A Brief History of Kingswinford

It is said that Kingswinford can trace its history back to Roman times, certainly the earthwork at Ashwood, a mile west of Wall Heath, has been recognised as a Roman Camp since at least 1686.

The ancient parish of Kingswinford, whose boundaries were probably little altered for a thousand years until the end of the eighteenth century at the time of the "Industrial Revolution" covers a wide area as shown by William Fowlers map of 1822.

In Roman times and for centuries afterwards the site of Kingswinford would have been dense primeval forest. Before the Norman Conquest the manor of Kingswinford had come into the King's hands. About the year AD 1010, King Ethelred sold the village, among others, to the Dean of Worcester. During later wars these were seized by the Sheriff of the County of Stafford on behalf of the King and for more than 100 years they belonged to the Crown.

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The name Kingswinford is the first entry in the Domesday Book (Liber de Wintonia) for the County of Stafford. The name is derived from 'Rex tenet Svinesford', The King holds (King)swinford.

The Domesday Book (1085-1086) shows little worth recording in "Svinesford" for most of the land was lying waste - five hides valued at 3.10.0d. There does not appear to have been any church in the parish at that time, but records show a priest lived there in 1186 and it was about this time that the place became "Swinford Regis."

Nothing more is known of Kingswinford till King John visited the Staffordshire manor of Kinfare in 1206. Soon after King John gave Kingswinford to Baron Dudley, Ralph de Somery. At this time and for many years afterwards only a small portion of the land in the parish was cultivated the greater part was woodland.

Records show that by 1291 coal was being mined in the area and in the 1600's there are entries to show the mining of ironstone and coal pits being sunk.

Events at the beginning of the seventeenth century made Kingswinford famous in English history with the involvement of John Littleton of Holbeche in the Gunpowder Plot. During this century entries in the Kingswinford registers of scythesmiths, colliers and nailers show some evidence of the changes which were to put an end to its rural character Though most of the men were still engaged in farming the parish was becoming industrialised.

In fact Kingswinford and several of the districts which still remain to this day can clearly be seen in the Yates map of Shropshire dating from 1775.

The population of the parish increased rapidly during the eighteenth century and from the beginning of the nineteenth century at the time of the "Industrial Revolution" the inhabitants began to regard themselves as belonging to individual townships that had been built up and in the 1840s with the division of the parish into six ecclesiastical parishes it can be said that this was the end of the old parish of Kingswinford.

The districts of Kingswinford and Wall Heath, today refer to an area approximately one mile radius from "The Cross" being the cross roads from Dudley to Kidderminster (A4101) and Stourbridge to Wolverhampton (A491).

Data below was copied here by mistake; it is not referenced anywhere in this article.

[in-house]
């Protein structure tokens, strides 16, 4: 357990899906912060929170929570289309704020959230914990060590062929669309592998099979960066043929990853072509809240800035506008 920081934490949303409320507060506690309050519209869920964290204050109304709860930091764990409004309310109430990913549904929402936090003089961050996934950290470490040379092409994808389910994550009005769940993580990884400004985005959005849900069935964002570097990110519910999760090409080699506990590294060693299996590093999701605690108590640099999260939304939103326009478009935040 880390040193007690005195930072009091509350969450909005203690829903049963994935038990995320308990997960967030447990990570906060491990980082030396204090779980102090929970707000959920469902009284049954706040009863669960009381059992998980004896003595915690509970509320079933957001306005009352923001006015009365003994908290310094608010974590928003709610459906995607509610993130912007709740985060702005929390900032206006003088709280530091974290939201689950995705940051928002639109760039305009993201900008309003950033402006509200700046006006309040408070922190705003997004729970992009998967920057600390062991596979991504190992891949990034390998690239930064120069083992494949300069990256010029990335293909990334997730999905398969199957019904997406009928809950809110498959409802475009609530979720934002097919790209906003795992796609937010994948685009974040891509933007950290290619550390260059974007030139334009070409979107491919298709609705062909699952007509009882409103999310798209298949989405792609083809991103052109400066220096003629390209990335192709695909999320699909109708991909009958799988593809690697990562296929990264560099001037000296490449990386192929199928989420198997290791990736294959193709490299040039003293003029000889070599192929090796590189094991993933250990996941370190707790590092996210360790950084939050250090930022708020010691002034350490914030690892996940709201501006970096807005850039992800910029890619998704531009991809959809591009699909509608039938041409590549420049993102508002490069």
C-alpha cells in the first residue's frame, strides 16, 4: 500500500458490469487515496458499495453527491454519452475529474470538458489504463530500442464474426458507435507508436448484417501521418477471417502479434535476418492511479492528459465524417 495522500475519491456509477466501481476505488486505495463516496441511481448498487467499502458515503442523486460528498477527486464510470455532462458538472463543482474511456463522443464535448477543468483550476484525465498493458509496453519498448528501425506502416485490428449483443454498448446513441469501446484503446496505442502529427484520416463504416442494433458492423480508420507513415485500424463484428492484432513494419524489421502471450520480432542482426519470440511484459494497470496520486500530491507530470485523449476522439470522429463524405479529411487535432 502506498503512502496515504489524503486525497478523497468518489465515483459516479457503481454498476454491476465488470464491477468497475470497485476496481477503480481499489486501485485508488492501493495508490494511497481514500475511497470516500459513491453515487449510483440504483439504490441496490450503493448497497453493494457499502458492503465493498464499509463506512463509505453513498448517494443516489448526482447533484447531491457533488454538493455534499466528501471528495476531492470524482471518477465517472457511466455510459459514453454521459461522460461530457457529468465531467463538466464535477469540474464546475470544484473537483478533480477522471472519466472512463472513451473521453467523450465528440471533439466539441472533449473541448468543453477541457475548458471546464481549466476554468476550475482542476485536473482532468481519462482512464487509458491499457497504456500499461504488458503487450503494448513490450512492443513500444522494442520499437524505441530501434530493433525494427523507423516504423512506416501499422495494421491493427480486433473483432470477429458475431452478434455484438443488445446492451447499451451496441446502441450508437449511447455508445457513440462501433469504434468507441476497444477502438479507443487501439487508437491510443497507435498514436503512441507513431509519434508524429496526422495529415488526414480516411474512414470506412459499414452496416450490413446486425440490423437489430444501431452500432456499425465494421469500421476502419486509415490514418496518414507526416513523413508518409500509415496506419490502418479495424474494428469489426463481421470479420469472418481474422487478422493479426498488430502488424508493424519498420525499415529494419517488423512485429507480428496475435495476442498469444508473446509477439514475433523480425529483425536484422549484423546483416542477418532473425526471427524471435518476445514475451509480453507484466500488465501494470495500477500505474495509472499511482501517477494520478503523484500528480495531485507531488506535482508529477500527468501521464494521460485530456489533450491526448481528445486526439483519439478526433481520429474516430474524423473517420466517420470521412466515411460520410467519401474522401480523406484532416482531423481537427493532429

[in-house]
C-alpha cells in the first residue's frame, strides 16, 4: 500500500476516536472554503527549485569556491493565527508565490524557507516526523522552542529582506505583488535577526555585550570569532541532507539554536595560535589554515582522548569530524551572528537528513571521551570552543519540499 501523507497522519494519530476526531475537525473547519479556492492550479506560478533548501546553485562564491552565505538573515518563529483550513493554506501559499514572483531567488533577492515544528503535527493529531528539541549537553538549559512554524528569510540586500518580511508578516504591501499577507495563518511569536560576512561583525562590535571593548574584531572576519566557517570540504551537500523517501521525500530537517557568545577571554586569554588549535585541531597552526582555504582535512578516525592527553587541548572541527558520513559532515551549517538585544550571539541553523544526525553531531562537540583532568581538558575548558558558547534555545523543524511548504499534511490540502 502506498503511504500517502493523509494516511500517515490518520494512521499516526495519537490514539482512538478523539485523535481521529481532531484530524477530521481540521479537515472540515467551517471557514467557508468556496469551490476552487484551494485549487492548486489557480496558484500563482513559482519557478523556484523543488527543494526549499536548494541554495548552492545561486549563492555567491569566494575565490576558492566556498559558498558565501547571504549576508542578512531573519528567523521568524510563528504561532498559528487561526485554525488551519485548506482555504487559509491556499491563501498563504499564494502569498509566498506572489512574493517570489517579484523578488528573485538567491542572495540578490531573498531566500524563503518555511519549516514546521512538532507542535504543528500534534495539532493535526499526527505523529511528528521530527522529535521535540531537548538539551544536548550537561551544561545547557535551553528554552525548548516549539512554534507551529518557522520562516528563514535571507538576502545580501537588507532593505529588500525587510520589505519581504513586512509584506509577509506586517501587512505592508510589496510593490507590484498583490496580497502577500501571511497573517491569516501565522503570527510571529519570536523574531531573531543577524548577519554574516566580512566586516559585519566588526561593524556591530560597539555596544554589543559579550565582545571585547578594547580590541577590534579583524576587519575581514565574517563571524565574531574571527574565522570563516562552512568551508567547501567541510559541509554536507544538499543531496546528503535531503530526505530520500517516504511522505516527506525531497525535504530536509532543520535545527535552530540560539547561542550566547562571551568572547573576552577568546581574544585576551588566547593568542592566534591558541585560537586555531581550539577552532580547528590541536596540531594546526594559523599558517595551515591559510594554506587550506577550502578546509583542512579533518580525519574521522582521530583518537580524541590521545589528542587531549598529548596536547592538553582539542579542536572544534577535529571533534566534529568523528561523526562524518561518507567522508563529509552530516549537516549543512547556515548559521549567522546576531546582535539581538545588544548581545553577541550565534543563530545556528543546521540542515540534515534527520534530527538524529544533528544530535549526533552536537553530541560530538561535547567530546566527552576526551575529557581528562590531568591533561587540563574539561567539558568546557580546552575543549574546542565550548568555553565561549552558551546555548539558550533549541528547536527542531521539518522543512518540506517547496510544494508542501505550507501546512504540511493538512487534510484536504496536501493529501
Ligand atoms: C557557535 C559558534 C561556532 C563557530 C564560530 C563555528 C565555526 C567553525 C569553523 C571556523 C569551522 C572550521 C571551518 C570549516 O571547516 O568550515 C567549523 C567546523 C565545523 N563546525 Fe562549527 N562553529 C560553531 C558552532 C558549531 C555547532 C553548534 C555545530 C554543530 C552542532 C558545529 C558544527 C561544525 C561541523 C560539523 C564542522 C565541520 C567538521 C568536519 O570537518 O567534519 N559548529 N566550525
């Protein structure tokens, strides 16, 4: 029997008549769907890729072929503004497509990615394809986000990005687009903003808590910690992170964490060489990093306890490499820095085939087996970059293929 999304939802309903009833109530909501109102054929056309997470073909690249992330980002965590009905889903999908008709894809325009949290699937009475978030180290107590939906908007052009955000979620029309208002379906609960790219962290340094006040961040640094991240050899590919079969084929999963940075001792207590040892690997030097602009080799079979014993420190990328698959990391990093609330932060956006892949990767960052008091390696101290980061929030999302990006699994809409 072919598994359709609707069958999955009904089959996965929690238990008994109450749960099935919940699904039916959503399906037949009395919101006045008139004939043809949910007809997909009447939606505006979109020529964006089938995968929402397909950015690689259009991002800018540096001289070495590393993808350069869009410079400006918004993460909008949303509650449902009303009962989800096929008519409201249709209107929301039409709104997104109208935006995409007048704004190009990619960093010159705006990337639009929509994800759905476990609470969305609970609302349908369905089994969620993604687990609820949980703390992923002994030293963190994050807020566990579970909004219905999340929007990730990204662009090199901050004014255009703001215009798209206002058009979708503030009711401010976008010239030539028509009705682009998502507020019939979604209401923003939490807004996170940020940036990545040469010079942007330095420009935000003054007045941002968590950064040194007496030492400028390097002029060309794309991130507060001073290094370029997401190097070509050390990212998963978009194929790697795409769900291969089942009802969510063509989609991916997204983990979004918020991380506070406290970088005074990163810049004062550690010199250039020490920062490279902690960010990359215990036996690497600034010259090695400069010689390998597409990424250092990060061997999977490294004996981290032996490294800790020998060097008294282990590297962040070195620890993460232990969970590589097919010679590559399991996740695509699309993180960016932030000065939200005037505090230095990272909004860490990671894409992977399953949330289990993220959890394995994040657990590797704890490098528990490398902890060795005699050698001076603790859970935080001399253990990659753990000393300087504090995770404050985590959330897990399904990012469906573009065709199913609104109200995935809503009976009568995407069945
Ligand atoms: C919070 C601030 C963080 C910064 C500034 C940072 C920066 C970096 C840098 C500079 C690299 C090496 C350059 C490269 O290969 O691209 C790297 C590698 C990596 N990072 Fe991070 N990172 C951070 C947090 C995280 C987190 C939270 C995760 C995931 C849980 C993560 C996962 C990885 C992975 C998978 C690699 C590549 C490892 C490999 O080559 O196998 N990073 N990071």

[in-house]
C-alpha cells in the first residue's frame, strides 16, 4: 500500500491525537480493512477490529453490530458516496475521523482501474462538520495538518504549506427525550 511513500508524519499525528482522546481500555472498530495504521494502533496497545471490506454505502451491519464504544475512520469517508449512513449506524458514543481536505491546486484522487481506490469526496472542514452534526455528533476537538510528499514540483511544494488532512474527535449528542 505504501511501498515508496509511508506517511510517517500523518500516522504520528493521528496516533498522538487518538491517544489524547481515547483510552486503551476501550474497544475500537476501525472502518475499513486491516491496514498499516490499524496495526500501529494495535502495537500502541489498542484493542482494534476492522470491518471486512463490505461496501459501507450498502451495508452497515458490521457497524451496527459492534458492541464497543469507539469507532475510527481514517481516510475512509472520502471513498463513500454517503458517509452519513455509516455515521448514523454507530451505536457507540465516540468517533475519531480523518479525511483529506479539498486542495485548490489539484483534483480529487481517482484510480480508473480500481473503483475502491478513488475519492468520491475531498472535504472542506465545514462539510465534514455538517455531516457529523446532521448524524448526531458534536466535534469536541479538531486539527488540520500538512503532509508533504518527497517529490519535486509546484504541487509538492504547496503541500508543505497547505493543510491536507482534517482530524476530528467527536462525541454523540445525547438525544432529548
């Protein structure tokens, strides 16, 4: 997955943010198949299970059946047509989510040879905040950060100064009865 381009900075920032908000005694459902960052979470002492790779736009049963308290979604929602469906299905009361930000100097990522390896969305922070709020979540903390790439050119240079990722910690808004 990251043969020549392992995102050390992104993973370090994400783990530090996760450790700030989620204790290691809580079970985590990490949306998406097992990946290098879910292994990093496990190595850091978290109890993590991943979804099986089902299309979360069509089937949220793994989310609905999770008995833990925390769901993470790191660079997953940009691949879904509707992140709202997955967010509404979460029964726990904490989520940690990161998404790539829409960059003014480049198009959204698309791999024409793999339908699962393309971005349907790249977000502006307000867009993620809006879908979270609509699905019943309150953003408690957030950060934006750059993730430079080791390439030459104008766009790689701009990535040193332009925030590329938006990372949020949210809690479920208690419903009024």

The only railway passing through this area was opened in 1829. Lord Dudley built the line starting at Ashwood basin on the Staffordshire and Worcestershire Canal to land near Kingswinford Church. It was a standard gauge mineral line carrying coal from collieries on Pensnett Chase. The Kingswinford Railway is of particular historical interest in that the motive power was provided by the "Agenoria" the Black Country's first steam locomotive, built by Foster Rastrick & Co. of Stourbridge. In 1885 it was presented to the Kensington Science Museum and today can be seen in pride of place at the National Railway Museum in York. Can you imagine the "Agenoria" crossing the A449 by the Wall Heath Tavern?

Pictures show the progress of road transport from horse and cart to the motor car and the tram system which ran from Stourbridge and Dudley to "The Cross."

Rapid house building in the late 1950 and 1960s brought into being a large residential area and the demise of most of the old shops in Market Street and High Street. New schools at the Portway, Maidensbridge and Valley Fields were required to supplement the old Church schools in High Street, Kingswinford and Wall Heath.

The Court House in 1999

The Court House, facing the Village Green, was used as an actual court house until taken over by the brewery in 1900.

The Parish Church, St. Mary's, retains its dignity overlooking the village green where the pound can still be seen and the "Old Court House" where years ago most of the parish business was transacted. Methodist Chapels at Moss Grove and Cot Lane have been replaced by the "modern" Church in Stream Road.

St Marys Church from the Village Green

St. Mary's Church, Kingswinford, parts of the tower date back to the 11th century. It remained the church of the huge parish of Kingswinford until it was threatened by mining activities in 1831. It re-opened in 1846 to serve a much smaller parish.

As you drive (or walk) along these roads can you picture our historic past - if you get time have a look at the "Kingswinford clock", on display in the lighting shop on the corner of Market Street and Park Street, that was presented to the village over 100 years ago. What changes will the next 100 years bring?

© Kingswinford and District Historical Society